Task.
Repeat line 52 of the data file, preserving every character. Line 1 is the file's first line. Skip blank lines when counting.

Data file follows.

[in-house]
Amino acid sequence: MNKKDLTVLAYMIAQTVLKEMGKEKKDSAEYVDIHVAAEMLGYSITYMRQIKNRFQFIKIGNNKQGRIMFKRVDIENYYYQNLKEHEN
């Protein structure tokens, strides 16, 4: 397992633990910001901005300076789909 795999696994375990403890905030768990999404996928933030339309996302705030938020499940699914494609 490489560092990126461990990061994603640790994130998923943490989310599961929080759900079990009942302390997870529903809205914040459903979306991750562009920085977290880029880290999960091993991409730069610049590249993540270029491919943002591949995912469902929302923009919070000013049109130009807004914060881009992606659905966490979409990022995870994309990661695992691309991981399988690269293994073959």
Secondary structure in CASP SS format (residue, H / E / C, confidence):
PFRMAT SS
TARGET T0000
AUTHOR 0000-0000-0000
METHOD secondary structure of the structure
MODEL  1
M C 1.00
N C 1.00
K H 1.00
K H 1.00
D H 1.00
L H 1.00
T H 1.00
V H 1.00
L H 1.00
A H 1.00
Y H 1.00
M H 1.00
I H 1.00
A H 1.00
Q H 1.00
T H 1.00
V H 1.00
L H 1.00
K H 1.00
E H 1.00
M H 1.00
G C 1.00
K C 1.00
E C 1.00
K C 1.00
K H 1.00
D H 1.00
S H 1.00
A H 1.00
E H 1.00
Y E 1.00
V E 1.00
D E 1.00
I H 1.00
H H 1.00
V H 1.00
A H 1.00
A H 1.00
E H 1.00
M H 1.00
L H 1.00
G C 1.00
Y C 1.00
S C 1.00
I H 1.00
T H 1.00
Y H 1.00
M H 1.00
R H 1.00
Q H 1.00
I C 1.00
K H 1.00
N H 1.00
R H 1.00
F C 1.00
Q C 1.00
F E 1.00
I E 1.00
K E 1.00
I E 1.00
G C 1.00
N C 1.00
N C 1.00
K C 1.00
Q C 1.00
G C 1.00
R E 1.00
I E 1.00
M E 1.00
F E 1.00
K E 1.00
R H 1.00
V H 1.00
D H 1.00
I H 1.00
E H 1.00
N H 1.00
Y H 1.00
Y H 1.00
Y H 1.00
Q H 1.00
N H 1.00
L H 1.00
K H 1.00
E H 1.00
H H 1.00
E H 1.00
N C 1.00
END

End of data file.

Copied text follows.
Y C 1.00